As a dietitian, I have always sought first and foremost to teach people the proper way to eat, so that they can shed weight in a healthy manner. That said, there is a time and a place for weight loss surgery, and only you and your physician can determine whether it is right for you. If you have celiac disease (CD), however, there are some concerns that you will need to address in order to get through weight loss surgery in a healthy way.
CD affects roughly three million Americans. The condition is caused by an immune response to the ingestion of the protein gluten. This response damages the lining of the gastrointestinal tract and can lead to painful symptoms, including weight loss. However, not everyone with CD loses weight. Sometimes, a diet full of junk foods — whether gluten-free or not — can still lead to weight gain or obesity.
While there are no statistics on how many CD patients have undergone weight loss surgery, approximately 500,000 Americans had some form of bariatric surgery between 2011 and 2013. The three main types of weight loss surgery are the Adjustable gastric band (AGB), Roux-en-Y gastric bypass (RYGB), and the Vertical sleeve gastrectomy (VSG). Each surgery works by limiting the amount of food you are able to take in. Most people will initially lose weight after the surgery, but many gain some of it back. However, keeping off the weight is not a quick fix; rather, it requires lifelong changes to your eating habits. In order to keep off the majority of the weight, you will want to follow the healthy eating plan your doctor outlines for you.
One of the concerns for people with CD is that weight loss surgery can potentially produce nutrient deficiencies. Your physician will want to check for any nutrient deficiencies before allowing you to go ahead with weight loss surgery. Because people with CD are already at an added risk for nutrient deficiencies due to mal-absorption, it is imperative that you follow a gluten-free diet that is rich in protein and minerals. Some great gluten-free sources of protein include eggs or egg whites, skinless chicken, lean meats, fish, and low-fat dairy, like Greek yogurt.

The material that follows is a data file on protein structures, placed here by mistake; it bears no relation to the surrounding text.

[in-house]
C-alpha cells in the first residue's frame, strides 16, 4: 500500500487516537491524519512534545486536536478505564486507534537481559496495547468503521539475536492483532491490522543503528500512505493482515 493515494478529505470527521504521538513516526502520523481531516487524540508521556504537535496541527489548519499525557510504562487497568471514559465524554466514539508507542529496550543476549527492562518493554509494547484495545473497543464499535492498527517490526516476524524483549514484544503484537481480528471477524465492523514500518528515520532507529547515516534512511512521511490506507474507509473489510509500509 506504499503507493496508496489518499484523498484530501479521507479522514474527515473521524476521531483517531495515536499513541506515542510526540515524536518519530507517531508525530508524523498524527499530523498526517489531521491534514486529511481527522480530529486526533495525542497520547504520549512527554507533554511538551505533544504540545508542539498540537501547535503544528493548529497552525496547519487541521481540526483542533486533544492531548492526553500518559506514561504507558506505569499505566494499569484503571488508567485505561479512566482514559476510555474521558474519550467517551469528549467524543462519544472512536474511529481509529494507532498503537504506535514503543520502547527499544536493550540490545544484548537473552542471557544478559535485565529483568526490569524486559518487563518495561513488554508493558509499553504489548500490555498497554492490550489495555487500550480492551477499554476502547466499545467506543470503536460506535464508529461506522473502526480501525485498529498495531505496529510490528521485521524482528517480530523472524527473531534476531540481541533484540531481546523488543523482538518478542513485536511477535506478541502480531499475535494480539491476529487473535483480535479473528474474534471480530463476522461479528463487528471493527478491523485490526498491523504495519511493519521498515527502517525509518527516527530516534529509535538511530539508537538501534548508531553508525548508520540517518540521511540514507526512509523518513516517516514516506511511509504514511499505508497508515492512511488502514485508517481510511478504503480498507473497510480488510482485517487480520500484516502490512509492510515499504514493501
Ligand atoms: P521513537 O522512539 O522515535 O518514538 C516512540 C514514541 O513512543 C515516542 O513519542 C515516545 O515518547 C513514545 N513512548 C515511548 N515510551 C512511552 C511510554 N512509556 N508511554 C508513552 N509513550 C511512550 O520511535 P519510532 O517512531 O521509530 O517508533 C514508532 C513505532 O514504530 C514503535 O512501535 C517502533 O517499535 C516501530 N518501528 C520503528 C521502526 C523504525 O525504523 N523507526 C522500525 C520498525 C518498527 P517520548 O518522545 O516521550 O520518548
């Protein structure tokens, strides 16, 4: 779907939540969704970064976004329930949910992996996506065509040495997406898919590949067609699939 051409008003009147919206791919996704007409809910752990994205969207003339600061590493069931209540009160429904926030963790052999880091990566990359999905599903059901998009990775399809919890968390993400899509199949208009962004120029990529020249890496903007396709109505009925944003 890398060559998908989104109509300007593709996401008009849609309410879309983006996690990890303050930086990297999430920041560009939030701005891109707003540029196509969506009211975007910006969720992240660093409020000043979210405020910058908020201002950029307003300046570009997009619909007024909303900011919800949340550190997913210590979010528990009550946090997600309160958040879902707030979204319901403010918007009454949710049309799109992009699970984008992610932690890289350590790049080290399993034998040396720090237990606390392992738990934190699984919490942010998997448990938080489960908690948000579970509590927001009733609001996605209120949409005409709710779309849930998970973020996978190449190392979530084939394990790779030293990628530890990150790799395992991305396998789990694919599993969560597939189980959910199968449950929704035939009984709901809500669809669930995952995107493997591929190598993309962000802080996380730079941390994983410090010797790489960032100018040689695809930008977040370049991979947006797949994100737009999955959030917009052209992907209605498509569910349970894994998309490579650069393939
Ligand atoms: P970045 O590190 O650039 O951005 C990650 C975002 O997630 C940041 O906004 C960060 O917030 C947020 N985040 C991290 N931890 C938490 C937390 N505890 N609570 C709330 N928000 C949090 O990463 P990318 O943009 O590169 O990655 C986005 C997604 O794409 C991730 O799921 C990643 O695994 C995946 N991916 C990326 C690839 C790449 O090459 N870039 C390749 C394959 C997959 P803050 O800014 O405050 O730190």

There will be some minerals that you will not absorb very well, so it is important to be diligent in taking any supplements your physician recommends. Failing to adhere to your doctor’s orders can cause nutrient deficiency, anemia, bone density issues, hair loss, and other problems. Most frequently, your doctor will recommend a multivitamin with iron, vitamin B12, calcium (1200 milligrams per day), and vitamin D. Check the labels on any of your supplements, because some filers may contain gluten. Be sure that yours are gluten-free to prevent added discomfort.
If you have CD, it does not automatically eliminate you as a candidate for weight loss surgery. However, it is important to consider the issues outlined above and speak with your physician before proceeding with surgery. Only your physician can decide whether the benefits outweigh the risks to your overall health.
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Jennifer Rackley is a nutritionist and mother of three girls. Two of her children have dealt with acid reflux disease, food allergies, migraines, and asthma. She has a Bachelor of Science in dietetics from Harding University and has done graduate work in public health and nutrition through Eastern Kentucky University. In addition to writing for HealthCentral, she does patient consults and serves on the Board of Directors for the Pediatric Adolescent Gastroesophageal Reflux Association.